Softbank has made a huge return on its investment in Boston Dynamics after agreeing to sell its US robotics team to South Korean carmaker Hyundai in a $ 1.1 billion deal.
Under the deal announced on Friday, Hyundai and its chairman Yusun Chung will hold an 80 percent stake in the production of robots, including the Bibodal Atlas and the four-legged spot. Softbank will hold a 20 per cent stake through a subsidiary.
Google acquires Boston Dynamics, pioneer of mechanical robotics, which appeared at the Massachusetts Institute of Technology in late 2013 It was sold to Softbank in 2017.
At the time, Softbank agreed to buy Boston Dynamics and Japanese robotics team Shaft in a deal worth more than $ 100 million. According to a person familiar with the transaction, it will receive $ 574 million from Hyundai sales.
Boston Dynamics was initially acquired by Softbank Held Through a review by the Foreign Investment Group in the United States. Eventually, the deal excluded the acquisition of Shaft, which won an advanced robotics challenge in late 2013, funded by US defense technology firm Darba. Google then closed the shaft section.
As Hyundai expands its footprint in robotics, the deal is part of a broader transformation into motion services. Mr Chung has vowed to reduce the company’s credibility in traditional vehicle production and develop development drivers, including robotics and urban air movement.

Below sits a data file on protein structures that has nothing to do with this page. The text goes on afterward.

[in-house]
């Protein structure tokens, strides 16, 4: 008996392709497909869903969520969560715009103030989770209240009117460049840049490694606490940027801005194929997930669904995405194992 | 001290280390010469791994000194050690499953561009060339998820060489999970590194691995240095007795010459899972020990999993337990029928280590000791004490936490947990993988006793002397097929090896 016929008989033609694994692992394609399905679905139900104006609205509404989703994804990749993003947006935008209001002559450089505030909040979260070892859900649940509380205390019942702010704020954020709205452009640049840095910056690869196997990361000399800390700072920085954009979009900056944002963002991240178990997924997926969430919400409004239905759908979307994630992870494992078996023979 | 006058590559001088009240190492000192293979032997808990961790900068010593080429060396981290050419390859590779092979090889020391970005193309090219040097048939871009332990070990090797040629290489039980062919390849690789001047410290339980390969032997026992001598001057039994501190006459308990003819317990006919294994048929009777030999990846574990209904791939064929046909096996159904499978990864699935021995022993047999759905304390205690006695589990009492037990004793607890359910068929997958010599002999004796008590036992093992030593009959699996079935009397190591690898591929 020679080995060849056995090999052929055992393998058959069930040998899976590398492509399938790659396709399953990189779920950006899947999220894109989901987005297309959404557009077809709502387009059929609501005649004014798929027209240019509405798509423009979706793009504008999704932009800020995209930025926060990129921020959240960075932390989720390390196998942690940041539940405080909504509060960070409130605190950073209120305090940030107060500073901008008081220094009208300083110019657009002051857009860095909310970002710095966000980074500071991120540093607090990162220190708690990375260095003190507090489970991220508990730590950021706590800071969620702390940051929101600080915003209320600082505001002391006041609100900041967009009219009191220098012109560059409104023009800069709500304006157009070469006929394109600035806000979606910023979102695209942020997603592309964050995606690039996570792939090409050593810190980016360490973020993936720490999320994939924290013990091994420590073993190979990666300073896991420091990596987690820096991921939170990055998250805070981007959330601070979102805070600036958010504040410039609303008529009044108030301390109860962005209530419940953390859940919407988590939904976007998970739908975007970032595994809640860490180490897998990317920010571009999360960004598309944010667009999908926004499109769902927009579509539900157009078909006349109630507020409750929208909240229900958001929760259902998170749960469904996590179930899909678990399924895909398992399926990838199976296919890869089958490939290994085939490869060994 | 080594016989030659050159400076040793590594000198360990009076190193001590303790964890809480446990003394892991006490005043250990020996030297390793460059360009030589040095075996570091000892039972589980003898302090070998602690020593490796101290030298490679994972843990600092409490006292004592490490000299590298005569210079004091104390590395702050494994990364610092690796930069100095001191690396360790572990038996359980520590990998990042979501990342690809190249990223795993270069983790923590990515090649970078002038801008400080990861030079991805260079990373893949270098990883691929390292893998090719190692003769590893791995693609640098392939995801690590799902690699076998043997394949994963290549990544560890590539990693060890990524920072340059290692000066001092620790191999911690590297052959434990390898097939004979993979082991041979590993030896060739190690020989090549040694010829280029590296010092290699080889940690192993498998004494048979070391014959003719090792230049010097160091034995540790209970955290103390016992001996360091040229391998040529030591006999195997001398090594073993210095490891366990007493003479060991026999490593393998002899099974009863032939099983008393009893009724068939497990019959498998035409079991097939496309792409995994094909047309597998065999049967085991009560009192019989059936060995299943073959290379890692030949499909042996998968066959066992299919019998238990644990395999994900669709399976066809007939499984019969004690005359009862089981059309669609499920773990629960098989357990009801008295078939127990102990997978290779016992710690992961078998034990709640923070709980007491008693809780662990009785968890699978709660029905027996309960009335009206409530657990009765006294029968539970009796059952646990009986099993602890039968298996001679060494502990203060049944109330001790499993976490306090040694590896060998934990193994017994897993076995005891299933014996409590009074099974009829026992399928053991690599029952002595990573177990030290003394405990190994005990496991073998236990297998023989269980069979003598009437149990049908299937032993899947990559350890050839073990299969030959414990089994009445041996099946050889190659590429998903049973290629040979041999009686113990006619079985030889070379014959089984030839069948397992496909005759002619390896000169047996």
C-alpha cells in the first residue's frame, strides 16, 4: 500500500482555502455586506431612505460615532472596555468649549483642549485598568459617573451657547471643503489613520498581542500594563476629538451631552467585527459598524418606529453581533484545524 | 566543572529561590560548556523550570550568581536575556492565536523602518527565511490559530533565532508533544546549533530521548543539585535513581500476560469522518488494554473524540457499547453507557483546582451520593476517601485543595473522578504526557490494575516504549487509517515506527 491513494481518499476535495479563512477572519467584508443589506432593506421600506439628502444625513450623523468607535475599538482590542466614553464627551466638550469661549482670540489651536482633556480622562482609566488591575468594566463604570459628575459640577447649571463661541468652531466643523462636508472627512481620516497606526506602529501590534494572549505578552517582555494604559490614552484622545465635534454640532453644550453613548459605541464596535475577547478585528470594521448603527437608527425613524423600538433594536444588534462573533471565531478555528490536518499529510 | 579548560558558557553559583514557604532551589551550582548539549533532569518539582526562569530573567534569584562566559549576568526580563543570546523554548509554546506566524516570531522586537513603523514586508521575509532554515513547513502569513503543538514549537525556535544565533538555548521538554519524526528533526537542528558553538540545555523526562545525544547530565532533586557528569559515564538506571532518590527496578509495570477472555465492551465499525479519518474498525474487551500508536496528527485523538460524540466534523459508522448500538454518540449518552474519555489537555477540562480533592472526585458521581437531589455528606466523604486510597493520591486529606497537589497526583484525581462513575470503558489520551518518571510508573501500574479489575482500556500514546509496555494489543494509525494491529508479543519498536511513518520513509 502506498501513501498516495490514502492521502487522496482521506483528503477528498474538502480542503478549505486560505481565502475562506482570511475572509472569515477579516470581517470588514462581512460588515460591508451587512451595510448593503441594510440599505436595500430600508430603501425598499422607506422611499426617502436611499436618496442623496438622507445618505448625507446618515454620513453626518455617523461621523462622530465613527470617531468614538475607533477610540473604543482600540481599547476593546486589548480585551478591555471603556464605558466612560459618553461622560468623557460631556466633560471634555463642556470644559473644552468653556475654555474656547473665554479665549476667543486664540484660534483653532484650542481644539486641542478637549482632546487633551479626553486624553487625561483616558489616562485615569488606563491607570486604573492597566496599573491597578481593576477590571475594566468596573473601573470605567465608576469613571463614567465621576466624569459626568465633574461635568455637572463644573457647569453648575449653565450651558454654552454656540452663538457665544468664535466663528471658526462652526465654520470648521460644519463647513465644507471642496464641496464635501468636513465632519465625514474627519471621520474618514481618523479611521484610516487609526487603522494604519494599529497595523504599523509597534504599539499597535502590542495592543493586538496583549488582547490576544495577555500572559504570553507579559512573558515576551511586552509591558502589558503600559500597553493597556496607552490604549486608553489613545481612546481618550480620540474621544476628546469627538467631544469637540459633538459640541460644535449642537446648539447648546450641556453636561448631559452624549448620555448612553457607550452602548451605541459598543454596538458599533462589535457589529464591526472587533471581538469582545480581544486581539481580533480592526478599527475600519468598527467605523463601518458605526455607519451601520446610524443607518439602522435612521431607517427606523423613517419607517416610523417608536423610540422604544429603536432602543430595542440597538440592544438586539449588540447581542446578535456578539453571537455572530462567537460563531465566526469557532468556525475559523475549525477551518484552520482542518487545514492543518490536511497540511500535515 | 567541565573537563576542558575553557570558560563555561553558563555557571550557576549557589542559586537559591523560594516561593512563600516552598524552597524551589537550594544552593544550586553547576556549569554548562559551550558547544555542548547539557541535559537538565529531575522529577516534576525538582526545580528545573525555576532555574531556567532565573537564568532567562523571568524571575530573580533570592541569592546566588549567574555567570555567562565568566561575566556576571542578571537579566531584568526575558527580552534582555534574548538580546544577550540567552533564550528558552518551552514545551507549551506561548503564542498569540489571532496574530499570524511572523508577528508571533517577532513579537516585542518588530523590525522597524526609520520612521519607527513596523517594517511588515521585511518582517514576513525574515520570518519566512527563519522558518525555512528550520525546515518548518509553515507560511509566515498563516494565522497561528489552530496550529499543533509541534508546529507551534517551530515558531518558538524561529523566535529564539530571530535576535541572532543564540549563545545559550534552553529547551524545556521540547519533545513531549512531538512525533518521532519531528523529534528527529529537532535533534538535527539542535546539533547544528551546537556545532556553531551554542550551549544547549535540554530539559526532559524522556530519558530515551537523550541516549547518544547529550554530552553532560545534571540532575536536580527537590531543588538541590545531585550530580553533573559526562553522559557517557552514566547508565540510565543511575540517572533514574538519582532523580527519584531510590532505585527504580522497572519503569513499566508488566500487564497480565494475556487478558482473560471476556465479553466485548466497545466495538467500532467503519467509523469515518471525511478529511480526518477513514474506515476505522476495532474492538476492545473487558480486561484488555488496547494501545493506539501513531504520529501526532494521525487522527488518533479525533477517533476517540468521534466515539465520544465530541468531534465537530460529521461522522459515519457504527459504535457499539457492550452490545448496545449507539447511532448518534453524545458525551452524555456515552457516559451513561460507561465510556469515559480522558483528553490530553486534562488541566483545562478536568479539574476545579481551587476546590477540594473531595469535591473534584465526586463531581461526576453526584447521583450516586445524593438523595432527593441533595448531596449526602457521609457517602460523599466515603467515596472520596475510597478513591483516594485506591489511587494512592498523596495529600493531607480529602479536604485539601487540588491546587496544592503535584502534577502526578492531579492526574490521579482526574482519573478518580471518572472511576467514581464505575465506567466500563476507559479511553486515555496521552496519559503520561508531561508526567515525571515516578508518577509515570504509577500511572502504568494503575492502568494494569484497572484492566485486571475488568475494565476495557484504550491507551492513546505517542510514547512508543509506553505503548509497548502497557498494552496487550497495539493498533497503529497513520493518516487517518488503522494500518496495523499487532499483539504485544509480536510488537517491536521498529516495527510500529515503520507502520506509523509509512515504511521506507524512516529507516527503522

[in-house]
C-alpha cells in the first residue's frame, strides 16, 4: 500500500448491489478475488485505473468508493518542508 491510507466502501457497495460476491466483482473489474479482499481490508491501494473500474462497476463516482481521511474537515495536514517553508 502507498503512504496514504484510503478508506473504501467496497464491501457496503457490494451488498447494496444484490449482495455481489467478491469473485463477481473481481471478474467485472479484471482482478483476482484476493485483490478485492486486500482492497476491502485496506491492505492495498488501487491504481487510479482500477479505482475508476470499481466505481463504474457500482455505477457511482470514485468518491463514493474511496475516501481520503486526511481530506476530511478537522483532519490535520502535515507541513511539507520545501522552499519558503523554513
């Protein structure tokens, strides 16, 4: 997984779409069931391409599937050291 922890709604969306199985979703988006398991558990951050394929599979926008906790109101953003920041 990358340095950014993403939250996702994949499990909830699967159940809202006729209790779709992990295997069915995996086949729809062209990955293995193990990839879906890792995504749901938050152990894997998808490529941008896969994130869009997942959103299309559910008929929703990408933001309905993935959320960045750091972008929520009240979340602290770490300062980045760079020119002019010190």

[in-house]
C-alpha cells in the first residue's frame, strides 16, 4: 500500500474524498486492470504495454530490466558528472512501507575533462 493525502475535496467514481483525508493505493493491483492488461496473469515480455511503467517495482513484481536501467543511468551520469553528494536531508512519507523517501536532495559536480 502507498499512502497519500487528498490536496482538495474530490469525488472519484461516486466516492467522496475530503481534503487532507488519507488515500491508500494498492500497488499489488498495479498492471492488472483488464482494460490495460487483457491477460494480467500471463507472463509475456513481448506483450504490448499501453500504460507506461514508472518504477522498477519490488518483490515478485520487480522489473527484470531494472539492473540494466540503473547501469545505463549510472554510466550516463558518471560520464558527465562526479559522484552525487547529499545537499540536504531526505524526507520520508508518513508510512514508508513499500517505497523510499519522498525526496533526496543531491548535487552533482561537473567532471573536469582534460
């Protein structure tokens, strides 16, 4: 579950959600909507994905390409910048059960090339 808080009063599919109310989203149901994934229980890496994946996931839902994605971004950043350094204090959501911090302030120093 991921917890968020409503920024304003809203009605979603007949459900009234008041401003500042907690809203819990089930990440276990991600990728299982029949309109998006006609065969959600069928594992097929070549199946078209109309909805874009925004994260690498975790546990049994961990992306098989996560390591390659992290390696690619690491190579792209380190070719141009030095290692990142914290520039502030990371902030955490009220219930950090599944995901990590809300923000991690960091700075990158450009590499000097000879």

Hyundai plans to cut its revenue share from car production to 50 percent, while robotics and urban air movement are 20 percent and 30 percent, respectively.
In a statement, the company said it has seen the development potential of logistics robots used in warehouses and factories and service robots that can be used by the disabled or the elderly.
“This transaction will combine the capabilities of the Hyundai Motor Group and Boston Dynamics to drive innovations in future operation,” Mr Chung said.
This is the first large-scale acquisition since Mr Chung became chairman of the company in October. It also marks the company’s largest investment since it paid b2 billion in a joint venture with Dublin-based auto tech group Optive to build driverless cars.
Hyundai, which has been criticized for years for being slow to pursue new technologies, has sharply increased its investments in new sectors under Mr Sung’s leadership.
The carmaker announced last year a $ 35 billion investment plan to move away from traditional car production over the next five years and switch to sectors including electric vehicles, hydrogen fuel cells and driverless cars. In January, Hyundai announced that it had teamed up with Uber and would spend $ 1.5 billion to build flying taxis.
Shares of Hyundai fell 1.6 percent on Friday, while shares of Softbank fell 4.7 percent.